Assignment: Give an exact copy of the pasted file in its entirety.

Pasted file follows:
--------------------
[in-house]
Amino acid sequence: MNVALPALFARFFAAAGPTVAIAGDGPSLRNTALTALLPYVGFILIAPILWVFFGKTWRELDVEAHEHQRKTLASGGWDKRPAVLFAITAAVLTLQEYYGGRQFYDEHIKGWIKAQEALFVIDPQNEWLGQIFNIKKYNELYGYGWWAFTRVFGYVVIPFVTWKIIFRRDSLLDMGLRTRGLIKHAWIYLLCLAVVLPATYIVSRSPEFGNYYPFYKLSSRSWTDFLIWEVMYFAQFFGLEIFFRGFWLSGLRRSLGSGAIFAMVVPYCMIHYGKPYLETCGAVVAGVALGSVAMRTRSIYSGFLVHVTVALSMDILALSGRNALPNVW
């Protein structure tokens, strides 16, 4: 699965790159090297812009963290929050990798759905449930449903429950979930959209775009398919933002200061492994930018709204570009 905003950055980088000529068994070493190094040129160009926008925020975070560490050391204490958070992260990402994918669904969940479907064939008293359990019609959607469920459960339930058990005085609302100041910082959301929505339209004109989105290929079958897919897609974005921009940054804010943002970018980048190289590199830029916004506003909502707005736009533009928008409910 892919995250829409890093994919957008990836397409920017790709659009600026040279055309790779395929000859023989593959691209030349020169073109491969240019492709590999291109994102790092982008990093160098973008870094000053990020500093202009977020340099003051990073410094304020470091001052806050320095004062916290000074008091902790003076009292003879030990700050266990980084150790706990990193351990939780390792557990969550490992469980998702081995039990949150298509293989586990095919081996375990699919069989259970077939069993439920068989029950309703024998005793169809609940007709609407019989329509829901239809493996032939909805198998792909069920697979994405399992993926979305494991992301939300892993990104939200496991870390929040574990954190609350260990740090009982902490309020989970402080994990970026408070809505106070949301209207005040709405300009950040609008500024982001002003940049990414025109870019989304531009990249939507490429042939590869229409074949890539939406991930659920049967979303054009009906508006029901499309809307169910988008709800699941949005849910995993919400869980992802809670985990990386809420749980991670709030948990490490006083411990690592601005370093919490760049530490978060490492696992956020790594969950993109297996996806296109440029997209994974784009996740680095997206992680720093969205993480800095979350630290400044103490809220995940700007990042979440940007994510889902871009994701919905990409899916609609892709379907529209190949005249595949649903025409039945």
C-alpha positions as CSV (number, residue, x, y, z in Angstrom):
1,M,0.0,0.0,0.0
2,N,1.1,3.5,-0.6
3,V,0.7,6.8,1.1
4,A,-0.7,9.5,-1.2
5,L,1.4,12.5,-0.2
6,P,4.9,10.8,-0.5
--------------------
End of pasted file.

[in-house]
Amino acid sequence: MNVALPALFARFFAAAGPTVAIAGDGPSLRNTALTALLPYVGFILIAPILWVFFGKTWRELDVEAHEHQRKTLASGGWDKRPAVLFAITAAVLTLQEYYGGRQFYDEHIKGWIKAQEALFVIDPQNEWLGQIFNIKKYNELYGYGWWAFTRVFGYVVIPFVTWKIIFRRDSLLDMGLRTRGLIKHAWIYLLCLAVVLPATYIVSRSPEFGNYYPFYKLSSRSWTDFLIWEVMYFAQFFGLEIFFRGFWLSGLRRSLGSGAIFAMVVPYCMIHYGKPYLETCGAVVAGVALGSVAMRTRSIYSGFLVHVTVALSMDILALSGRNALPNVW
């Protein structure tokens, strides 16, 4: 699965790159090297812009963290929050990798759905449930449903429950979930959209775009398919933002200061492994930018709204570009 905003950055980088000529068994070493190094040129160009926008925020975070560490050391204490958070992260990402994918669904969940479907064939008293359990019609959607469920459960339930058990005085609302100041910082959301929505339209004109989105290929079958897919897609974005921009940054804010943002970018980048190289590199830029916004506003909502707005736009533009928008409910 892919995250829409890093994919957008990836397409920017790709659009600026040279055309790779395929000859023989593959691209030349020169073109491969240019492709590999291109994102790092982008990093160098973008870094000053990020500093202009977020340099003051990073410094304020470091001052806050320095004062916290000074008091902790003076009292003879030990700050266990980084150790706990990193351990939780390792557990969550490992469980998702081995039990949150298509293989586990095919081996375990699919069989259970077939069993439920068989029950309703024998005793169809609940007709609407019989329509829901239809493996032939909805198998792909069920697979994405399992993926979305494991992301939300892993990104939200496991870390929040574990954190609350260990740090009982902490309020989970402080994990970026408070809505106070949301209207005040709405300009950040609008500024982001002003940049990414025109870019989304531009990249939507490429042939590869229409074949890539939406991930659920049967979303054009009906508006029901499309809307169910988008709800699941949005849910995993919400869980992802809670985990990386809420749980991670709030948990490490006083411990690592601005370093919490760049530490978060490492696992956020790594969950993109297996996806296109440029997209994974784009996740680095997206992680720093969205993480800095979350630290400044103490809220995940700007990042979440940007994510889902871009994701919905990409899916609609892709379907529209190949005249595949649903025409039945």
C-alpha positions as CSV (number, residue, x, y, z in Angstrom):
1,M,0.0,0.0,0.0
2,N,1.1,3.5,-0.6
3,V,0.7,6.8,1.1
4,A,-0.7,9.5,-1.2
5,L,1.4,12.5,-0.2
6,P,4.9,10.8,-0.5